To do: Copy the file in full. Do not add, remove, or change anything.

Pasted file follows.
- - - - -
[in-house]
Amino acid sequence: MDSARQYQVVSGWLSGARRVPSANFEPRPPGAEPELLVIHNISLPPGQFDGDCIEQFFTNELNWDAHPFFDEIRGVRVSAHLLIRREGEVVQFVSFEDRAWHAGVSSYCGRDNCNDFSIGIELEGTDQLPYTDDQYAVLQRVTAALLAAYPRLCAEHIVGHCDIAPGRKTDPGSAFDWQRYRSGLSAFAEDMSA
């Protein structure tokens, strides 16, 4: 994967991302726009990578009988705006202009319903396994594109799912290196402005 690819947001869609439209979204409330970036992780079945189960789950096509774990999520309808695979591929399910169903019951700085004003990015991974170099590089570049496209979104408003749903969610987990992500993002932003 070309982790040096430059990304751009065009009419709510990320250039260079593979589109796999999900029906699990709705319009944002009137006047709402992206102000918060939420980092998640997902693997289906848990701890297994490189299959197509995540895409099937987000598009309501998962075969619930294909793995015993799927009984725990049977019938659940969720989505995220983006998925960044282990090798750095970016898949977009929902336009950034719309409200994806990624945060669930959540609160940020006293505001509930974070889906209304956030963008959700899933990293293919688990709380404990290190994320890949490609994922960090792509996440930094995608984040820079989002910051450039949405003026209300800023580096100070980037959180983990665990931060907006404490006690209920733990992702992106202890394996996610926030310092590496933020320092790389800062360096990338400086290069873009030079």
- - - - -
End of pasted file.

[in-house]
Amino acid sequence: MDSARQYQVVSGWLSGARRVPSANFEPRPPGAEPELLVIHNISLPPGQFDGDCIEQFFTNELNWDAHPFFDEIRGVRVSAHLLIRREGEVVQFVSFEDRAWHAGVSSYCGRDNCNDFSIGIELEGTDQLPYTDDQYAVLQRVTAALLAAYPRLCAEHIVGHCDIAPGRKTDPGSAFDWQRYRSGLSAFAEDMSA
């Protein structure tokens, strides 16, 4: 994967991302726009990578009988705006202009319903396994594109799912290196402005 690819947001869609439209979204409330970036992780079945189960789950096509774990999520309808695979591929399910169903019951700085004003990015991974170099590089570049496209979104408003749903969610987990992500993002932003 070309982790040096430059990304751009065009009419709510990320250039260079593979589109796999999900029906699990709705319009944002009137006047709402992206102000918060939420980092998640997902693997289906848990701890297994490189299959197509995540895409099937987000598009309501998962075969619930294909793995015993799927009984725990049977019938659940969720989505995220983006998925960044282990090798750095970016898949977009929902336009950034719309409200994806990624945060669930959540609160940020006293505001509930974070889906209304956030963008959700899933990293293919688990709380404990290190994320890949490609994922960090792509996440930094995608984040820079989002910051450039949405003026209300800023580096100070980037959180983990665990931060907006404490006690209920733990992702992106202890394996996610926030310092590496933020320092790389800062360096990338400086290069873009030079």